Comparison of different models for predicting soil bulk density. Case study – Slovakian agricultural soils
 
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1
National Agricultural and Food Centre, Soil Science and Conservation Research Institute Bratislava, Regional Station Banská Bystrica, Mládežnícka 36, 974 04 Banská Bystrica, Slovakia
2
National Agricultural and Food Centre, Soil Science and Conservation Research Institute Bratislava, Gagarinova 10, Bratislava, Slovakia
3
Natural Capital Soil Project, European Commission, Joint Research Centre Sustainable Resources - Land Resources (D03), Via Fermi 2749, 21027 Ispra (VA), Italy
Publish date: 2017-10-22
 
Int. Agrophys. 2017, 31(4): 491–498
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ABSTRACT
Soil bulk density is one of the main direct indicators of soil health, and is an important aspect of models for determining agroecosystem services potential. By way of applying multi-regression methods, we have created a distributed prediction of soil bulk density used subsequently for topsoil carbon stock estimation. The soil data used for this study were from the Slovakian partial monitoring system-soil database. In our work, two models of soil bulk density in an equilibrium state, with different combinations of input parameters (soil particle size distribution and soil organic carbon content in %), have been created, and subsequently validated using a data set from 15 principal sampling sites of Slovakian partial monitoring system-soil, that were different from those used to generate the bulk density equations. We have made a comparison of measured bulk density data and data calculated by the pedotransfer equations against soil bulk density calculated according to equations recommended by Joint Research Centre Sustainable Resources for Europe. The differences between measured soil bulk density and the model values vary from -0.144 to 0.135 g cm-3 in the verification data set. Furthermore, all models based on pedotransfer functions give moderately lower values. The soil bulk density model was then applied to generate a first approximation of soil bulk density map for Slovakia using texture information from 17 523 sampling sites, and was subsequently utilised for topsoil organic carbon estimation.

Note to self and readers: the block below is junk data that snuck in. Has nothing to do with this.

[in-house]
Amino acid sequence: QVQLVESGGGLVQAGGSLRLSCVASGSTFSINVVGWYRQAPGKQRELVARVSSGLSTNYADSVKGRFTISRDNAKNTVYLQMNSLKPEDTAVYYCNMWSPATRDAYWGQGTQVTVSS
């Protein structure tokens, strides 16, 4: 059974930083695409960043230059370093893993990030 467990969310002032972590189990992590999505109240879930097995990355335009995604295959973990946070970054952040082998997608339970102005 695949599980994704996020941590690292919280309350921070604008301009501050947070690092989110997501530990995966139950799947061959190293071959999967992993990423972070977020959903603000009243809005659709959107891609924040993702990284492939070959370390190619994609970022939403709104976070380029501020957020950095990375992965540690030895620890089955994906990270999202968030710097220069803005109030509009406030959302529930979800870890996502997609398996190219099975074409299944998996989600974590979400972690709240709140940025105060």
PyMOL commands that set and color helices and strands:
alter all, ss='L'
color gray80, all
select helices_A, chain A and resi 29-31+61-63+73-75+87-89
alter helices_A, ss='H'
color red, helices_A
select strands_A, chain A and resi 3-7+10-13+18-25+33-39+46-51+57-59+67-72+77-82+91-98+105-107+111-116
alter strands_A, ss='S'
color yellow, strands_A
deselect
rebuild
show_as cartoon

eISSN:2300-8725
ISSN:0236-8722